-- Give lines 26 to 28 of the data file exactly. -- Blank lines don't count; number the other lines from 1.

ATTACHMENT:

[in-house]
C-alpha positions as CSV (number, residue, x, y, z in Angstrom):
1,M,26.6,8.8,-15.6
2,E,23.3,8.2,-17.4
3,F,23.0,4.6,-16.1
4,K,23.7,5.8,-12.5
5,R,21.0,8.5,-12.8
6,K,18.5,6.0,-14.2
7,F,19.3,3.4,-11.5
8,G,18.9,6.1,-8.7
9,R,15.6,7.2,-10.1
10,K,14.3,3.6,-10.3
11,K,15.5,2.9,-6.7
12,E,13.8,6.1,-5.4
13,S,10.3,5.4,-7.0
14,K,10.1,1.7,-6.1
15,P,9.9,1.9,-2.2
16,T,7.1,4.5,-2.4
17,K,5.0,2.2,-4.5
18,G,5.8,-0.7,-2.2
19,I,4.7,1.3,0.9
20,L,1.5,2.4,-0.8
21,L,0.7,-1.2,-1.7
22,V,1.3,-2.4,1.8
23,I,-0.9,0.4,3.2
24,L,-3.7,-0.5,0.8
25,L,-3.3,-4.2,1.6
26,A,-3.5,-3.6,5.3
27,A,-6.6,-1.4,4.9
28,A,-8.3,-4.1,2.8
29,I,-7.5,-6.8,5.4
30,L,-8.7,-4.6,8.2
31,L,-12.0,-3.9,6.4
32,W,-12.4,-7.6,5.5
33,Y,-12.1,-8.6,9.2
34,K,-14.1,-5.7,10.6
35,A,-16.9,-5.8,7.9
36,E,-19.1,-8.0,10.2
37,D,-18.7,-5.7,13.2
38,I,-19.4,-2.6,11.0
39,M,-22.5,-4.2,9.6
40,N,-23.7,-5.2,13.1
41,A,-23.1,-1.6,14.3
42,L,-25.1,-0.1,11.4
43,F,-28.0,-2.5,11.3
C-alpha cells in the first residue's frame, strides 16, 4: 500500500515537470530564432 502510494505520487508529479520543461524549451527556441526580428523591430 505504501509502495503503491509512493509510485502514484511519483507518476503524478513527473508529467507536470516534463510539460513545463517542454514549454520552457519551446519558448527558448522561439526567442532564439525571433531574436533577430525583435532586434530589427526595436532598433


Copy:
24,L,-3.7,-0.5,0.8
25,L,-3.3,-4.2,1.6
26,A,-3.5,-3.6,5.3